10 Best and Worst Jaguars draft picks in Franchise history.
10. Reggie Nelson – I always liked Reggie Nelson coming out of college, even though he went to UF, and after his rookie season, showed a lot of promise. His play though fell off, and ultimately was traded to Cincinnati for our favorite DB David Jones. Since then Reggie hasn’t been doing so bad for himself as a Bengal.
9. D’Anthony Smith – Not quite considered a bust yet, but if he doesn’t make some sort of an impact this year, he will be a 2nd round pick who never even saw the field.
8. Quentin Groves – Could be higher if not shadowed by our 1st round selection that year, but after drafted out of Auburn in the 2nd round, was more of a laughing stock than a contributor on defense. (ex. Tripping on the open walk into the end zone)
7. Fernando Bryant – Drafted in the 1st round and never really got going or contributed. He played 5 seasons with the Jaguars, and never played as the player he was drafted to be. He struggled throughout his tenure and was dealt to the Lions in 2004.
6. Bryon Leftwich – Many, including myself, I think saw promise for Leftwich after his rookie season, but he fell off very fast, and was forgotten after Garrard lead the upset in Pittsburgh.
5. Adam Podlesh – This would not be on this list had we not drafted Anger in the 3rd round this year, but drafting two punters in the first four rounds in the span of 6 years is ridiculous. Podlesh should have been treated more seriously, and hopefully Anger is so we don’t repeat something this embarrassing.
4. Reggie Williams – Drafted a year before Matt Jones, Williams was drafted with the 9th overall pick to try to fill the hole Jimmy Smith would leave in the Jaguars receiving corp. He came into the league from Washington, and offered some production at the wide receiver position. He had off the field issues though, and his production wasn’t enough from a selection of his stature, and is considered an overall bust. (Reggie Williams did though offer some good entertainment on NFL Network’s 2004 ‘Jaguars Summer’)
3. Matt Jones – Drafted a year after Reggie Williams, Matt Jones was a converted QB turned WR from Arkansas, and his speed and size seemed like a mismatch to exploit against any defense. Jones though decided to be a true Jaguar wide receiver though and follow a path of drugs and off the field issues. He showed flashes of greatness, displaying his great hands and circus catches, but proved to be nothing more than another distraction. Although drafted lower than Reggie Williams, his negative impact on the Jaguars was much greater.
2.Derrick Harvey – Coming out of Florida Harvey looked the part of an elite DE at the NFL level, so much that the Jaguars moved up to the 8th overall pick to select Harvey in 2008. Harvey never got it going and was benched multiple times for his lack of production in favor of some relatively no name players. After a decent rookie season, 3.5 sacks in 9 games started, Harvey struggled to make an impact as a full time starter, as his stats declined while his playing time increased. Harvey was soon feeling the pressure of becoming a huge bust, and honestly didn’t even seem to try to turn the perspective. Harvey also was not a good media topic, holding out for a long time as a rookie.
1. R. Jay Soward – Out of USC, Soward seemed like a pure talent at WR that the Jaguars couldn’t pass up in the 1st round in 2000. He immediately had problems with the team in training camp, and also struggled heavily with drugs and alcohol. Coach Coughlin would send a limo to bring Soward to practice just to make sure he was there. He publicy spoke about his alcohol problems, and his difficulty translating into the NFL. He said that he wished the Jaguars passed on him in the draft, so that he didn’t have to bear the pressure of a 1st round selection. Soward played almost none for the Jaguars, and has since bounced around the Canadian and Indoor leagues.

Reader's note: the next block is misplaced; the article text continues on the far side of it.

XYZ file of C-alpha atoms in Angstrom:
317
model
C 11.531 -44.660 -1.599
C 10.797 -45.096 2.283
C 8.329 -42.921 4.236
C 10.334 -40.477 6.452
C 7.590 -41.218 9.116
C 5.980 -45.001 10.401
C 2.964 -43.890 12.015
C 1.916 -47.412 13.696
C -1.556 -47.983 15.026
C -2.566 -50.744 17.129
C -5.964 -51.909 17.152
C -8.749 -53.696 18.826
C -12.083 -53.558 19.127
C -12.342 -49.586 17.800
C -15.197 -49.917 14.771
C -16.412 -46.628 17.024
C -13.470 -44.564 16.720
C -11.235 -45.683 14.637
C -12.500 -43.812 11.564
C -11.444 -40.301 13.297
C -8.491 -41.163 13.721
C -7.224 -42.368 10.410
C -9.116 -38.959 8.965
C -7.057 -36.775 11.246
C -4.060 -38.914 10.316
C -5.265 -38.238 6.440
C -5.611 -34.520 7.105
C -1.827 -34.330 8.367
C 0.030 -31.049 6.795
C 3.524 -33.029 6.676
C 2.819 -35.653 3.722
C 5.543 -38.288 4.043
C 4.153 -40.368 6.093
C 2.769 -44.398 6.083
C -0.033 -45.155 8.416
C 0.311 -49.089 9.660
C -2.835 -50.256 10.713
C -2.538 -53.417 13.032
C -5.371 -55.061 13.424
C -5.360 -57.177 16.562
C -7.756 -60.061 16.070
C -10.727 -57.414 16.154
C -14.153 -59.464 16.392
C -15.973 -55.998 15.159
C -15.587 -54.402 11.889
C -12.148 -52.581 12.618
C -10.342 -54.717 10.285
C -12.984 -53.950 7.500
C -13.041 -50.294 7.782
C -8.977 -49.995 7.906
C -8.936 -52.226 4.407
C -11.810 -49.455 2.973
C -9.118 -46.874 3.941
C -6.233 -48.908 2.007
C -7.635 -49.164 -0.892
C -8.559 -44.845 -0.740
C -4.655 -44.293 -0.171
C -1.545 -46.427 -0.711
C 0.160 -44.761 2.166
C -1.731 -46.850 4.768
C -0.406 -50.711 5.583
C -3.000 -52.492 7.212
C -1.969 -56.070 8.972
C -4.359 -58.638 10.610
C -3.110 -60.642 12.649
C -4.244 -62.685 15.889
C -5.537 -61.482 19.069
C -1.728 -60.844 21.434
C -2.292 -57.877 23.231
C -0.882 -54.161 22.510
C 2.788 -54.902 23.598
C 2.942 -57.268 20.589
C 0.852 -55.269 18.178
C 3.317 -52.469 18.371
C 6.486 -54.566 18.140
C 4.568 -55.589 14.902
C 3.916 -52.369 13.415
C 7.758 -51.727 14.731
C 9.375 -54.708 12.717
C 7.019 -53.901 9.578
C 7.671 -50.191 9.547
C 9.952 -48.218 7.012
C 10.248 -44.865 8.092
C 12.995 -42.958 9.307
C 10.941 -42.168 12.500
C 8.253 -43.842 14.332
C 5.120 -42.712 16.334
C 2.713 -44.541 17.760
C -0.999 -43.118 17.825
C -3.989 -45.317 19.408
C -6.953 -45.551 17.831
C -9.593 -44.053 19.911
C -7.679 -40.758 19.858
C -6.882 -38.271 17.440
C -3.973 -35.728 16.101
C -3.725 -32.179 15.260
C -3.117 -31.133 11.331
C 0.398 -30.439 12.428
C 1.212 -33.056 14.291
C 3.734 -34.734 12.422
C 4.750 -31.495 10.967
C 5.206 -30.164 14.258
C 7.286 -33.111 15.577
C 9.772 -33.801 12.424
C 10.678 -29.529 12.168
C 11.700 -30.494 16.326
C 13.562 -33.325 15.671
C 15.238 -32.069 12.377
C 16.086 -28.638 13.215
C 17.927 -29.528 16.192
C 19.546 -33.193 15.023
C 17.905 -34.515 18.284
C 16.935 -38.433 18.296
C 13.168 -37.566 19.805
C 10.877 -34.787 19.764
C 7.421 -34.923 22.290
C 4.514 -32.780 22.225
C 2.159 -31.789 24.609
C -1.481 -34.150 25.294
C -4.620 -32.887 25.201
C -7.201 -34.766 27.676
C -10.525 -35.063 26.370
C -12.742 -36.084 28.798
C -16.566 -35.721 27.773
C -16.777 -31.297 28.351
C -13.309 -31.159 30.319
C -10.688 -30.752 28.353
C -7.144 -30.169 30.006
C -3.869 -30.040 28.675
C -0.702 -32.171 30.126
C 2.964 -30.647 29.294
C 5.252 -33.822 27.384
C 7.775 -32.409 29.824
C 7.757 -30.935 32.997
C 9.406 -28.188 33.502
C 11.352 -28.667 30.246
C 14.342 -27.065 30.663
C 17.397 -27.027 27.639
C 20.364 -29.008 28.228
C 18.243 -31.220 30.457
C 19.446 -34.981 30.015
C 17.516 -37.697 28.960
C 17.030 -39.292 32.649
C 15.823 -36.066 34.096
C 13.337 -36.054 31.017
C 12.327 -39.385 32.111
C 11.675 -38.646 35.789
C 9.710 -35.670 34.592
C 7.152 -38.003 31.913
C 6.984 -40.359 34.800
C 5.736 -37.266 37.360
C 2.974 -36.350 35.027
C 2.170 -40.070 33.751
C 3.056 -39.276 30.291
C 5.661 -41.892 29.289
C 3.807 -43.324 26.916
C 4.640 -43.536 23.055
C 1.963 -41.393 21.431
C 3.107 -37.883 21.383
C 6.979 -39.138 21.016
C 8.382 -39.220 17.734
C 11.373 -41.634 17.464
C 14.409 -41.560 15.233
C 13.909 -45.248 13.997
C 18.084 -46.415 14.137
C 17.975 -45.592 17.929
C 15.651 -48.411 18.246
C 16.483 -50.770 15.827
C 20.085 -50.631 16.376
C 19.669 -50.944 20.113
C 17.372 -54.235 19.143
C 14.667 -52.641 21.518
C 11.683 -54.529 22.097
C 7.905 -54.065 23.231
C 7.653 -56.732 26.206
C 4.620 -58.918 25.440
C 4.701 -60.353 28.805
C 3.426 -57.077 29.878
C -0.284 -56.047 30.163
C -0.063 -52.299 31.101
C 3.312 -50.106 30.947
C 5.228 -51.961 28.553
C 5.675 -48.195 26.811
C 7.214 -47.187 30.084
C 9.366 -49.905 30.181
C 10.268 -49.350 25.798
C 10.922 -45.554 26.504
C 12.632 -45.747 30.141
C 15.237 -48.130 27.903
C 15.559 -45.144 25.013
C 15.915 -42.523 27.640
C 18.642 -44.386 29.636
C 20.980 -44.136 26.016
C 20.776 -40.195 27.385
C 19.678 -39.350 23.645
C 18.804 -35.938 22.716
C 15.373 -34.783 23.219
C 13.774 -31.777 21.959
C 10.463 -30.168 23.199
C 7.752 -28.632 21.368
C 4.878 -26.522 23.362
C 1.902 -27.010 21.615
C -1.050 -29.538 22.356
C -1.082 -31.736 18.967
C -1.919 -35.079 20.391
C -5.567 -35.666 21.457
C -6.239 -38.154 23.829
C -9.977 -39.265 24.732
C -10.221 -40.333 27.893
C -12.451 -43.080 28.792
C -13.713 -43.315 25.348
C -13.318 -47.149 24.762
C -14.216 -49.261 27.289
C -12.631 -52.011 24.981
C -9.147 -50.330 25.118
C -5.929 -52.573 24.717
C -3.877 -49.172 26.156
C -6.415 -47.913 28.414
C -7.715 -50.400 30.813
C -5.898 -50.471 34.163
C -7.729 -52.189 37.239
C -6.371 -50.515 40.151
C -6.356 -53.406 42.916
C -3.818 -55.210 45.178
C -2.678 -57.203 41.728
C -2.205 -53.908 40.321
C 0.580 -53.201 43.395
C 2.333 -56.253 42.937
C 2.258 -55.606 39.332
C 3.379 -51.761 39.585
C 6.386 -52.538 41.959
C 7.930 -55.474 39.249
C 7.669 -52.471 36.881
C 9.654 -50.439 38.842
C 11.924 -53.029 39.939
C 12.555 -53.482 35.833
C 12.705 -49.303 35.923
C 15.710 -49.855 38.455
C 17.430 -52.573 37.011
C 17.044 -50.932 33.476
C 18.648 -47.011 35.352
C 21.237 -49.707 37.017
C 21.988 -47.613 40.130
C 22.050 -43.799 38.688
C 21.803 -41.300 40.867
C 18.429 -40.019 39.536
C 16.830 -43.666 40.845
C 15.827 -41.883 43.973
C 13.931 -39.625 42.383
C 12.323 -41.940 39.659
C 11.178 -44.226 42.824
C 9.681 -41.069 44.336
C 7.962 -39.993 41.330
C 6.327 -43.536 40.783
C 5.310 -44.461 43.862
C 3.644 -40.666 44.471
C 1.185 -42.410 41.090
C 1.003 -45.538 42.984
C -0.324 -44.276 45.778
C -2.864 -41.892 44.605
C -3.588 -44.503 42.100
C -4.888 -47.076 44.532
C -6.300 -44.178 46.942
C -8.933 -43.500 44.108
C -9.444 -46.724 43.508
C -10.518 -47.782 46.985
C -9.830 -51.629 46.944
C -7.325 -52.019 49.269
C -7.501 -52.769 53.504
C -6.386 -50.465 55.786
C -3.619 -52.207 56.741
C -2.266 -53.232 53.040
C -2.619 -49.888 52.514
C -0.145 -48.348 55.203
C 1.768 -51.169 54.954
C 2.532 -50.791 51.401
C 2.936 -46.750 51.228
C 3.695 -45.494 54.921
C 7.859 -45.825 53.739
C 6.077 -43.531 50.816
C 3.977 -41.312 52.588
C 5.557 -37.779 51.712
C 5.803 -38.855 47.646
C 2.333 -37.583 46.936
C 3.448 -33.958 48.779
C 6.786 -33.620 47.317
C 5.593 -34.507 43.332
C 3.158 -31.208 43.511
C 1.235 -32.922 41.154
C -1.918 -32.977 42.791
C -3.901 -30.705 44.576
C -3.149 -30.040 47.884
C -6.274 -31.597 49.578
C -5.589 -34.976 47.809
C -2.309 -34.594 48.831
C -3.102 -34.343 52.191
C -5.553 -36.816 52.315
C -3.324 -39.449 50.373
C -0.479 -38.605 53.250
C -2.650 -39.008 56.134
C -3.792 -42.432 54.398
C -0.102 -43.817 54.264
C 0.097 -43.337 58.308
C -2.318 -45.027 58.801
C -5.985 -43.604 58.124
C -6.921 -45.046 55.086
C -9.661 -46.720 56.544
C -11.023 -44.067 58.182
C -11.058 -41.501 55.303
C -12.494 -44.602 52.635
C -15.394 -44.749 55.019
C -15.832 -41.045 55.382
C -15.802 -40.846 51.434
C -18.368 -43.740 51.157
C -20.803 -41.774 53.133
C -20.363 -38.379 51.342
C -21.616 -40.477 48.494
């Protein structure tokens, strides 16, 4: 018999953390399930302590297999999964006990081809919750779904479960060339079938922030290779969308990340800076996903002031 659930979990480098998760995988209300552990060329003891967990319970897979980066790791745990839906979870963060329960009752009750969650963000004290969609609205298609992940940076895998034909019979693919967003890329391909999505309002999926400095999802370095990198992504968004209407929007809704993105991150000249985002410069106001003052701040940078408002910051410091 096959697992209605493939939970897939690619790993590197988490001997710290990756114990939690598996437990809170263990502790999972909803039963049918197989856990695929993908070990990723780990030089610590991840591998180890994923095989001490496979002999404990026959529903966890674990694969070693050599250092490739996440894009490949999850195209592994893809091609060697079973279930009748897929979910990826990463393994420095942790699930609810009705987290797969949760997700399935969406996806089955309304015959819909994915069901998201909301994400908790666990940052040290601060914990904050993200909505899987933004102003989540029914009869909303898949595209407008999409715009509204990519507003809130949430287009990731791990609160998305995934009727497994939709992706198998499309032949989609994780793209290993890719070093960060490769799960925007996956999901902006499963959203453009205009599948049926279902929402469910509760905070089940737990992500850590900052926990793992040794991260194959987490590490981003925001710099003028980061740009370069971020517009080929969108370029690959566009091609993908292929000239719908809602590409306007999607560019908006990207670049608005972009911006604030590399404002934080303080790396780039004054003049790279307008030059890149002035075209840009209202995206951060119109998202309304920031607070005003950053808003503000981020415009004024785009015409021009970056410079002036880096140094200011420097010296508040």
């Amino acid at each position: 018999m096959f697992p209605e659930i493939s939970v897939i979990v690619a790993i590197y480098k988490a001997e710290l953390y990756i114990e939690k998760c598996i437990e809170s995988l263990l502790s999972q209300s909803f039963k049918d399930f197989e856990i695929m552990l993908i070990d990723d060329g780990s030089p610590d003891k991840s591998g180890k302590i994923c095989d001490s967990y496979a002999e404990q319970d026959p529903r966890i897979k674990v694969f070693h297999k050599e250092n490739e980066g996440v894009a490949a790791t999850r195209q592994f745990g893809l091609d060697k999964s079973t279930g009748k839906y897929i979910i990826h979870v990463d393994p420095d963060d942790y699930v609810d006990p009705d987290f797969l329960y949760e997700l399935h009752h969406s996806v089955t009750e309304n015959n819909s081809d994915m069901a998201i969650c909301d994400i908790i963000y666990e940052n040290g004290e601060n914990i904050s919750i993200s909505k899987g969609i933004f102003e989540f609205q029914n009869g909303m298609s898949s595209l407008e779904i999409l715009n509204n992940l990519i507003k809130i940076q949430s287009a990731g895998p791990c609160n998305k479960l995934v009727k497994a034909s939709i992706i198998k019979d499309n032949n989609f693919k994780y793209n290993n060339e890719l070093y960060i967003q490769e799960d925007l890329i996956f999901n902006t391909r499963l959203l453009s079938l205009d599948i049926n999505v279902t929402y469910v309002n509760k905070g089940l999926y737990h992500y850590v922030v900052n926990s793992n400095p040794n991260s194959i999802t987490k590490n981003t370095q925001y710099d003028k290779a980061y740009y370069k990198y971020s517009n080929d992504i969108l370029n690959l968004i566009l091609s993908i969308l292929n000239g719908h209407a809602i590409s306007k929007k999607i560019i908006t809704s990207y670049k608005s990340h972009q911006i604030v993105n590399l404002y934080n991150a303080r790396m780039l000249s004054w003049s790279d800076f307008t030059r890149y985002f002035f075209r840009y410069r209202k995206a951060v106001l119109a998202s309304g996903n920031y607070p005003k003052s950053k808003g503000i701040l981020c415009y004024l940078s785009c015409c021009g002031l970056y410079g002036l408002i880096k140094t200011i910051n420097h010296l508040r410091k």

Notable others: Renaldo Wynn, Cordell Taylor
10. John Henderson – Big John Henderson is a personal favorite, and an all time great Jaguar. A 9th overall pick in the first round in 2002 from Tennessee, Big Hen was drafted as a monster DT at 6’7” 325+ to solidify the inside next to Marcus Stroud. Henderson and Stroud combined as one of the most frightening DT pairs in the league, and not just because of their massive size. Big John used to get slapped pre-game by a trainer, and was also one of the team characters. Hen is a true Jag.
9. Donovin Darius – Donovin Darius might be the best secondary player in Jaguars history, only because of Rashean’s play over the past years. Darius though played safety, and strong safety at that. He was a big time player and a big time hitter, a proven master of the clothesline. A late first round pick out of Syracuse, Darius was drafted as the highest DB in Jaguars history. He played from 1998-2006 with the Jags before a series of injuries, but finished his tenure as the greatest Jaguar secondary player in franchise history.
8. Rashean Mathis – Rashean Mathis has challenged Darius as the greatest DB to wear teal, and is not done proving himself just yet. Mathis is another personal favorite since joining the team in 2003, after being drafted in the second round behind infamous Byron Leftwich. Rashean is a Jacksonville native, and has played his entire career as a Jaguar. He is the franchise record holder for interceptions, passes defended, interception return yards, and defensive touchdowns. Rashean is coming off some great play and an unfortunate injury, but if he can contribute more to the team, will be regarded as the teams all-time best DB.
7. Brad Meester – Brad Meester is a true professional and a true Jaguar. He was drafted in the second round in 2000, and since then has been the definition of consistency. If not for Tony Boselli, Meester would be the best Jaguar OL in history, but is not far behind. He is the longest tenured Jaguar, and continues to prove his worth to the team year in and year out. He has been one of the most solid centers in the league for the past decade, and will go down as a Jaguar great.